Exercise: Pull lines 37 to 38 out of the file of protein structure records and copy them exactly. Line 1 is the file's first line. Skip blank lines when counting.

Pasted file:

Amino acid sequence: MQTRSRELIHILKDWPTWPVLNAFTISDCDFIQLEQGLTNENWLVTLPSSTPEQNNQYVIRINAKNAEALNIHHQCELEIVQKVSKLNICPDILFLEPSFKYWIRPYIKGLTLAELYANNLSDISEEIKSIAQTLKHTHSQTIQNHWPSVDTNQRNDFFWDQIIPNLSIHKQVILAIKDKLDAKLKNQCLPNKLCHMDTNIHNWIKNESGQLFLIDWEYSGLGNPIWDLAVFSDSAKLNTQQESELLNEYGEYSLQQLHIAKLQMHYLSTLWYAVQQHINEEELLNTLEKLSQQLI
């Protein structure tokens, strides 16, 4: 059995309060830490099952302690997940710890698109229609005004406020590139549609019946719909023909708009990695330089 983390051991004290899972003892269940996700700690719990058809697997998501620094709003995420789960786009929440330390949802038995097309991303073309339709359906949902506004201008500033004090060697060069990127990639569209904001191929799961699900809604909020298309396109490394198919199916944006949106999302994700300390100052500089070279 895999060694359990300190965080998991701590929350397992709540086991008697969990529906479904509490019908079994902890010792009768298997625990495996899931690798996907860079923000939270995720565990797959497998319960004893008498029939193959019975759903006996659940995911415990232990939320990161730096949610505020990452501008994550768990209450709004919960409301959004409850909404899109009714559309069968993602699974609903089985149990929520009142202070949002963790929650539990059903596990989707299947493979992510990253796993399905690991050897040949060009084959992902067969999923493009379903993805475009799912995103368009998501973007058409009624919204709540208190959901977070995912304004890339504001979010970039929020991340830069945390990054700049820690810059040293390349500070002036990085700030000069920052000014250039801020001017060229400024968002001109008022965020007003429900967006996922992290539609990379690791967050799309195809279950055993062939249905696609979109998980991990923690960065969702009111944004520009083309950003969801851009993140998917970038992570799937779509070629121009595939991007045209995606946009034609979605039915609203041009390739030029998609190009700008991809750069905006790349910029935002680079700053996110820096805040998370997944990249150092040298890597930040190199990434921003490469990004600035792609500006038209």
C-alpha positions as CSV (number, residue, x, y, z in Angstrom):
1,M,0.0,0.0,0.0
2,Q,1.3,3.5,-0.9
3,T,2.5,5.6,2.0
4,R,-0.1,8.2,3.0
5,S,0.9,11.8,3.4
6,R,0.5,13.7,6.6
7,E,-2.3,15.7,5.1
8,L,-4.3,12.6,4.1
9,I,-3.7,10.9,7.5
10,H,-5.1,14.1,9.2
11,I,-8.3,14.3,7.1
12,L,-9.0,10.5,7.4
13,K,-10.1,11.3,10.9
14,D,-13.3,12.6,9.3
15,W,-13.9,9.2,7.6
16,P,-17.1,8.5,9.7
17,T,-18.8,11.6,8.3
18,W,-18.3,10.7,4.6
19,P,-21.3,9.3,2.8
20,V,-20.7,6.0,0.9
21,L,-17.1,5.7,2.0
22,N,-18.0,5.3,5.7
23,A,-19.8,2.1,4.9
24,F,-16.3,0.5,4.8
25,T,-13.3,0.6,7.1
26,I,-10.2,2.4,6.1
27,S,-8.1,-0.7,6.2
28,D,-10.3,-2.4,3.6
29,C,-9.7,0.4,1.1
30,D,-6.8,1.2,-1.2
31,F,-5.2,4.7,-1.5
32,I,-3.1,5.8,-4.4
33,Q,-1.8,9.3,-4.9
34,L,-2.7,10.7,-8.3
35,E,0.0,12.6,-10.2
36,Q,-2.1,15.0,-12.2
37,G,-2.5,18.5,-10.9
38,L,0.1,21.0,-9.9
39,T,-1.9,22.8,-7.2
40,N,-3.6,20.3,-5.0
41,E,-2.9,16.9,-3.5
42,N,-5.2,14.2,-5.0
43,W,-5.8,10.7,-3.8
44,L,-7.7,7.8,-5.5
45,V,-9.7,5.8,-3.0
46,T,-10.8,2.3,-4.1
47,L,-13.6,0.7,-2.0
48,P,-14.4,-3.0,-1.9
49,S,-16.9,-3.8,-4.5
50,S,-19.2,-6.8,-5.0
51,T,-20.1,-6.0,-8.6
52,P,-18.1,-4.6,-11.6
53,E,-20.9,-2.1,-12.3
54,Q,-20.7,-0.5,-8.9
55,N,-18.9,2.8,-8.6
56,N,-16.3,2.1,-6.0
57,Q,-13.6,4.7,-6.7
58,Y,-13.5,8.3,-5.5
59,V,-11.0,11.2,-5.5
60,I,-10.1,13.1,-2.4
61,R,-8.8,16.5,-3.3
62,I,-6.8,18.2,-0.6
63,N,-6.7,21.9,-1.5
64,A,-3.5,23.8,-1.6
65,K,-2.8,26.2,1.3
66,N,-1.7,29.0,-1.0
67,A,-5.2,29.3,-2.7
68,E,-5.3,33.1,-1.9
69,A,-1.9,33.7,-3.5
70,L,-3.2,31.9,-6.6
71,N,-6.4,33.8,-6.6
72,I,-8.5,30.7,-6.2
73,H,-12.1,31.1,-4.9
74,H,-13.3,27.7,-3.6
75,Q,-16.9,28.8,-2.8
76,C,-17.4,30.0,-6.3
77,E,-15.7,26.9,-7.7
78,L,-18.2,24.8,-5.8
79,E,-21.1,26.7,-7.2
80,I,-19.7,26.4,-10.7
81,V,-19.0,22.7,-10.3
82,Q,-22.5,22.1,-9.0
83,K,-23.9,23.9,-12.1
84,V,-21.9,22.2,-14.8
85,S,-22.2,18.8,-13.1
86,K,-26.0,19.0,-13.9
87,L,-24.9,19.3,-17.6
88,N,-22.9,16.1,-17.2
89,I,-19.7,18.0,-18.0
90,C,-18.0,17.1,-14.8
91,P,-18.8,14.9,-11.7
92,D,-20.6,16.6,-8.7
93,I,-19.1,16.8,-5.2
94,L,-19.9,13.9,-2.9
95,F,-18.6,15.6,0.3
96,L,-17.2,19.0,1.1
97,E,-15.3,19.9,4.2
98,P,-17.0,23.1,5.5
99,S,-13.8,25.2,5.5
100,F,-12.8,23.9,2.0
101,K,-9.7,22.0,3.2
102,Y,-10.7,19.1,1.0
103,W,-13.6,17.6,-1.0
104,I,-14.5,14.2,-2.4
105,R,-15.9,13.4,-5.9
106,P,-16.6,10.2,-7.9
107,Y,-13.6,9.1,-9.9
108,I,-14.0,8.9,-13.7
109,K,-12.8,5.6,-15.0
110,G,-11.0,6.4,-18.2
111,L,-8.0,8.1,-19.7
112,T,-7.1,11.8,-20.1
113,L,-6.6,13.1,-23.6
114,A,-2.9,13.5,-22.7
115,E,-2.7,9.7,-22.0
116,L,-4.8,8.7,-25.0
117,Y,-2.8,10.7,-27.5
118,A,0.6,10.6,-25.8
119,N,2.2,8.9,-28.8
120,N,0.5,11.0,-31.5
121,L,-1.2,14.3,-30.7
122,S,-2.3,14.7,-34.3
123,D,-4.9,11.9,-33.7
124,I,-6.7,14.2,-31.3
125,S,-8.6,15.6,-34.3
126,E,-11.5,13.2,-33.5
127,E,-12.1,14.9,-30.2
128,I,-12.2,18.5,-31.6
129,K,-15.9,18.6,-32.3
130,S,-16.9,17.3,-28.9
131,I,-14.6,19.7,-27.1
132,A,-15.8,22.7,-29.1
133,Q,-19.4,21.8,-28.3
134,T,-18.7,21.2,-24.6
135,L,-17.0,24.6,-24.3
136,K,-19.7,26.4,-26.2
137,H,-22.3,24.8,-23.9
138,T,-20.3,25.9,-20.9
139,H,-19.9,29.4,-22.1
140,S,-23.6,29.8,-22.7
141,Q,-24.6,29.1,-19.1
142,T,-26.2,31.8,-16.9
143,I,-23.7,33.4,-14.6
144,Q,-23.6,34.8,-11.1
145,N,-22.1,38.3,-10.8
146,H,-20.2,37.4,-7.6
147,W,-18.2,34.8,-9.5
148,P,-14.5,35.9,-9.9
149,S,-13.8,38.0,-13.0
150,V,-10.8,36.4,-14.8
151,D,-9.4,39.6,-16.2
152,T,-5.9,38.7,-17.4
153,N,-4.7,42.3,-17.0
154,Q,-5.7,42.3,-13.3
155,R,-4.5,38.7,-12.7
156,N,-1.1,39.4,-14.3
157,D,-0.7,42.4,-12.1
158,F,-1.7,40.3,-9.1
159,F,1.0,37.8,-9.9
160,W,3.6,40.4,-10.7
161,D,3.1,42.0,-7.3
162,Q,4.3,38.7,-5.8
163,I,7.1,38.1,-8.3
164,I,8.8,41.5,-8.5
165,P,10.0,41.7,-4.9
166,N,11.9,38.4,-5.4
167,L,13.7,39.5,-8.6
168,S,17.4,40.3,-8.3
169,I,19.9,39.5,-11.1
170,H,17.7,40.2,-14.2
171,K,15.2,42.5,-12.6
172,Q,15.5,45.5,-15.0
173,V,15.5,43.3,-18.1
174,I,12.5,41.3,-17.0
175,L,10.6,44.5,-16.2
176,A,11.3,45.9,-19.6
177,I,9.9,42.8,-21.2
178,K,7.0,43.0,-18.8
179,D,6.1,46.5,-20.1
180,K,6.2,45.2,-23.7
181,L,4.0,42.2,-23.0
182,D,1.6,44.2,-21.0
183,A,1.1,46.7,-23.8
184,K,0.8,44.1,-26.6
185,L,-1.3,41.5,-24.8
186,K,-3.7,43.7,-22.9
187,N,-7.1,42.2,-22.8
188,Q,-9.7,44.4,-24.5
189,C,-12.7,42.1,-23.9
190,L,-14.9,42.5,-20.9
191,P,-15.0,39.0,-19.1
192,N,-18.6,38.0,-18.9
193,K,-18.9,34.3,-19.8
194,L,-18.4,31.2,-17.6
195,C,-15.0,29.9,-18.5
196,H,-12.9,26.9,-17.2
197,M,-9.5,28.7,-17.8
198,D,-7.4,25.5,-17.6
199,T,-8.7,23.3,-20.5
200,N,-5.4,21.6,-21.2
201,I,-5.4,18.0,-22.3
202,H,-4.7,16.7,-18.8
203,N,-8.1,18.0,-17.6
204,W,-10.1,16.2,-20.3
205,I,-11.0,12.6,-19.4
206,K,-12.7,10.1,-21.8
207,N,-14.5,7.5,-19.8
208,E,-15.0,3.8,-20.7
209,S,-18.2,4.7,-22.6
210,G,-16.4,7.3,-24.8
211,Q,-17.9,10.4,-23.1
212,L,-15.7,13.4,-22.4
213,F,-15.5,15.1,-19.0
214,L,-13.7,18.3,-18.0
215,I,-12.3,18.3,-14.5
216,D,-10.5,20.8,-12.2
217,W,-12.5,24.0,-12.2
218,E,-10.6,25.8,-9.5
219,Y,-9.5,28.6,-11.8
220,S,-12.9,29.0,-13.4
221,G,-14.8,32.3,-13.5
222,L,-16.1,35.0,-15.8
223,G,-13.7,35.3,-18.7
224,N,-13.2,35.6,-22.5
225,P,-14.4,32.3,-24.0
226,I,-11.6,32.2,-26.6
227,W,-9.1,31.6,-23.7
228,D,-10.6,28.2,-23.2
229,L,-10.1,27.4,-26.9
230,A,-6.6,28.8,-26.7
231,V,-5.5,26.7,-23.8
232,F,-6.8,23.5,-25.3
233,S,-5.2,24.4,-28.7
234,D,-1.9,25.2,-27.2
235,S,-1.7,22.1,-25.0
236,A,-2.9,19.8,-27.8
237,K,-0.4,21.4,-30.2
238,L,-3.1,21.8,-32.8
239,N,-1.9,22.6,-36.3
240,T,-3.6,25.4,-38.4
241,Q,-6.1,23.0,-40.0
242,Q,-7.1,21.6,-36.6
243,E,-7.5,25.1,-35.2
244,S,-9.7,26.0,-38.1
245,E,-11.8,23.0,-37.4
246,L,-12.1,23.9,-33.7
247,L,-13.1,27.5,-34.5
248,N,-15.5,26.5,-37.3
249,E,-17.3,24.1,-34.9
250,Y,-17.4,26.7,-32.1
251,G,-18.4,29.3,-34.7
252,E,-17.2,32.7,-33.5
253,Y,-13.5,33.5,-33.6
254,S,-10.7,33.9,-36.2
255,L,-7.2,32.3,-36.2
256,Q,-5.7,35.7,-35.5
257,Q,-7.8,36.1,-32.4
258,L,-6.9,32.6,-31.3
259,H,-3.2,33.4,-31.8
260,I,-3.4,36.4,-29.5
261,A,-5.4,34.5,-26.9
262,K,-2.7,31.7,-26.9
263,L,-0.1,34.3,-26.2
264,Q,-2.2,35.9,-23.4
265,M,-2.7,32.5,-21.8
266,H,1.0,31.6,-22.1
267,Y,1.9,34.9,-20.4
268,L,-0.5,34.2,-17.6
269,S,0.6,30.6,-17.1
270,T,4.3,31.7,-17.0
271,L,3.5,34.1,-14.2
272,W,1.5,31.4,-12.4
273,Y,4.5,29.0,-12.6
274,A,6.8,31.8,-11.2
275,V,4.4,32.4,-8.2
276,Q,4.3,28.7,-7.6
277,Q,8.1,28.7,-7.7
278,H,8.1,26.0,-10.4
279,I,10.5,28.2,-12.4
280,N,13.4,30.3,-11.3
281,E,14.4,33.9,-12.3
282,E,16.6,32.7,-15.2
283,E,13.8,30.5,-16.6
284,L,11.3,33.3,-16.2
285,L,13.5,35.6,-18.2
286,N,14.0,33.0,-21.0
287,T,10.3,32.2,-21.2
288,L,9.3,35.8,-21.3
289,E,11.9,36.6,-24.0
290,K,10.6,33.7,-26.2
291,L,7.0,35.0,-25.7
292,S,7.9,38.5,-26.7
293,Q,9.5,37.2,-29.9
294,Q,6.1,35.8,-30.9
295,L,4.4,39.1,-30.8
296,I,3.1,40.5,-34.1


34,L,-2.7,10.7,-8.3
35,E,0.0,12.6,-10.2